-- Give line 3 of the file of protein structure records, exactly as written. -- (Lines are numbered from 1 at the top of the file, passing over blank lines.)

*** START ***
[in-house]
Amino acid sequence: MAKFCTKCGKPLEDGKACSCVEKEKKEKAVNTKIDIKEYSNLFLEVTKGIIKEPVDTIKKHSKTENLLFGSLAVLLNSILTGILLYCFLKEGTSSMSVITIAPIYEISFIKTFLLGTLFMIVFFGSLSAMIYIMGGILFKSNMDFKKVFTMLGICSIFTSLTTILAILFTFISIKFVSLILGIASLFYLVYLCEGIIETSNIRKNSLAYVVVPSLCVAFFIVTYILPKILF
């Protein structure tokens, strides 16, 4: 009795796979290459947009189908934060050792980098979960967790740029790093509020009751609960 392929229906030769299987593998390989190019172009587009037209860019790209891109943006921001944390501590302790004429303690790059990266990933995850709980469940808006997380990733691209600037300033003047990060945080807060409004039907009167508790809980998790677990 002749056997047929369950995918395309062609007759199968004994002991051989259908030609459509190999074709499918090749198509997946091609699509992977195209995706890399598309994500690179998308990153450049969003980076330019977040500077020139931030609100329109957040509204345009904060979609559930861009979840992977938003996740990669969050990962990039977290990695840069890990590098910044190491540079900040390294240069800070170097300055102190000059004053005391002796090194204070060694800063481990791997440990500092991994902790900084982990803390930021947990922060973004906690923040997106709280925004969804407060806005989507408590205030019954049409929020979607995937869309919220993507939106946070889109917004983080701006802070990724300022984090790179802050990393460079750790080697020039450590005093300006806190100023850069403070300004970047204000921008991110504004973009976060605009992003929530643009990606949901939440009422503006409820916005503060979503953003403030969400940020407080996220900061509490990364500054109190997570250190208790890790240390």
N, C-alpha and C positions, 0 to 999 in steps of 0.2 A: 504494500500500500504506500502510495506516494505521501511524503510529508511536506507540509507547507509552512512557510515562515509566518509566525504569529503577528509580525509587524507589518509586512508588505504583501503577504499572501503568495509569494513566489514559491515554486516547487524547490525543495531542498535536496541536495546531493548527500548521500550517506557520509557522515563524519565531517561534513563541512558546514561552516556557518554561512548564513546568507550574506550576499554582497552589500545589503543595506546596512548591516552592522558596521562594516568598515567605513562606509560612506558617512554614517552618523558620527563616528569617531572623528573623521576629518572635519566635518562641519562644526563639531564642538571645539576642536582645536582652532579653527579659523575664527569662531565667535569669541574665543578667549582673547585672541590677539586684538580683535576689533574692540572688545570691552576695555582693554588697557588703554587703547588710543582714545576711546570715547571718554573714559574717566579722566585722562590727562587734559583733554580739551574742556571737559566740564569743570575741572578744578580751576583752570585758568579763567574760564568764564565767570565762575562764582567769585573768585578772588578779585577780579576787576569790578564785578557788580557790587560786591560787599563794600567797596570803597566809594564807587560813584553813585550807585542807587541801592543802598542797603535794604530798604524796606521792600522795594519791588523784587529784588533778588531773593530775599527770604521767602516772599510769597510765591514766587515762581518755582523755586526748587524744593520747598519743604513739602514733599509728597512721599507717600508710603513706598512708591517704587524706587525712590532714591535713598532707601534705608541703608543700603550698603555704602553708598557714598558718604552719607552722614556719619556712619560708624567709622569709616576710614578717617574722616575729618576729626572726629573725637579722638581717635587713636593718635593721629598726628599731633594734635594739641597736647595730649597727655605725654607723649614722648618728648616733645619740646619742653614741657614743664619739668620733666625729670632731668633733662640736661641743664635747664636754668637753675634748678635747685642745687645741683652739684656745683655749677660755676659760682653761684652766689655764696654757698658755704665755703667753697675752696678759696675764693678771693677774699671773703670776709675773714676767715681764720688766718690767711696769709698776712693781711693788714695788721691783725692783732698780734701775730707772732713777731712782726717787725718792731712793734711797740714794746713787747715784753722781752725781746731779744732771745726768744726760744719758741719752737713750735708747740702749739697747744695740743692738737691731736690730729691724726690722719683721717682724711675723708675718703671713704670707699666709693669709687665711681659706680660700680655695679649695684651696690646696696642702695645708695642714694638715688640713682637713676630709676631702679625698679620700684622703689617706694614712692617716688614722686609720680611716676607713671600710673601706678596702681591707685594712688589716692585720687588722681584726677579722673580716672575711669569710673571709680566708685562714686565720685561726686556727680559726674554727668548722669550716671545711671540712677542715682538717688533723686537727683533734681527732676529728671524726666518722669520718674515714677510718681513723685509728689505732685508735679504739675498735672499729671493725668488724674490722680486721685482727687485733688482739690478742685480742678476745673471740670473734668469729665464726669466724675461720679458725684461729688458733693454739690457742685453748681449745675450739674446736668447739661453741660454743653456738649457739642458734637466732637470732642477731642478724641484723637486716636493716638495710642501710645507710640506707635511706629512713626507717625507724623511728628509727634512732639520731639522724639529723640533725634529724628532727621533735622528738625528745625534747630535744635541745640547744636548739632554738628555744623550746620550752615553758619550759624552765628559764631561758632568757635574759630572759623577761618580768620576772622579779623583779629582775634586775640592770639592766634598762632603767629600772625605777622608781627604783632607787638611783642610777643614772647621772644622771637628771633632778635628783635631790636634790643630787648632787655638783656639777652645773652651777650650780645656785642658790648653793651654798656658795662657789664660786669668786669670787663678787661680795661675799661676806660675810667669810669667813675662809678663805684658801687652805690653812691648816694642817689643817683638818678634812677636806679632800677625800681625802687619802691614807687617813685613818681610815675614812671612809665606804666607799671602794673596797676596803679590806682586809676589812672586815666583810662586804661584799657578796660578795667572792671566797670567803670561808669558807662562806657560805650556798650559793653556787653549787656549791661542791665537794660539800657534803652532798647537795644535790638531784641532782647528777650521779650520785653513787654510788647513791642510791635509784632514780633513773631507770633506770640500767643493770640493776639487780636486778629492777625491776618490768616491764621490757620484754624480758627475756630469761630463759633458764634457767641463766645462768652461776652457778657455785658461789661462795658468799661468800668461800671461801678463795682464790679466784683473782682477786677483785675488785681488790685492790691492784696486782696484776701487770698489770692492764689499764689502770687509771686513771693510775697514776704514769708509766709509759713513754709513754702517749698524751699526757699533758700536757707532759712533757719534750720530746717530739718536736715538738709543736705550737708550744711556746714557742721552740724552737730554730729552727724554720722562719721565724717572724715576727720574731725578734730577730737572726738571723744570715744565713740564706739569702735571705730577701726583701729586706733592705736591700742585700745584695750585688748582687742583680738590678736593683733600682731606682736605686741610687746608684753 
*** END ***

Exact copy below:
């Protein structure tokens, strides 16, 4: 009795796979290459947009189908934060050792980098979960967790740029790093509020009751609960 392929229906030769299987593998390989190019172009587009037209860019790209891109943006921001944390501590302790004429303690790059990266990933995850709980469940808006997380990733691209600037300033003047990060945080807060409004039907009167508790809980998790677990 002749056997047929369950995918395309062609007759199968004994002991051989259908030609459509190999074709499918090749198509997946091609699509992977195209995706890399598309994500690179998308990153450049969003980076330019977040500077020139931030609100329109957040509204345009904060979609559930861009979840992977938003996740990669969050990962990039977290990695840069890990590098910044190491540079900040390294240069800070170097300055102190000059004053005391002796090194204070060694800063481990791997440990500092991994902790900084982990803390930021947990922060973004906690923040997106709280925004969804407060806005989507408590205030019954049409929020979607995937869309919220993507939106946070889109917004983080701006802070990724300022984090790179802050990393460079750790080697020039450590005093300006806190100023850069403070300004970047204000921008991110504004973009976060605009992003929530643009990606949901939440009422503006409820916005503060979503953003403030969400940020407080996220900061509490990364500054109190997570250190208790890790240390």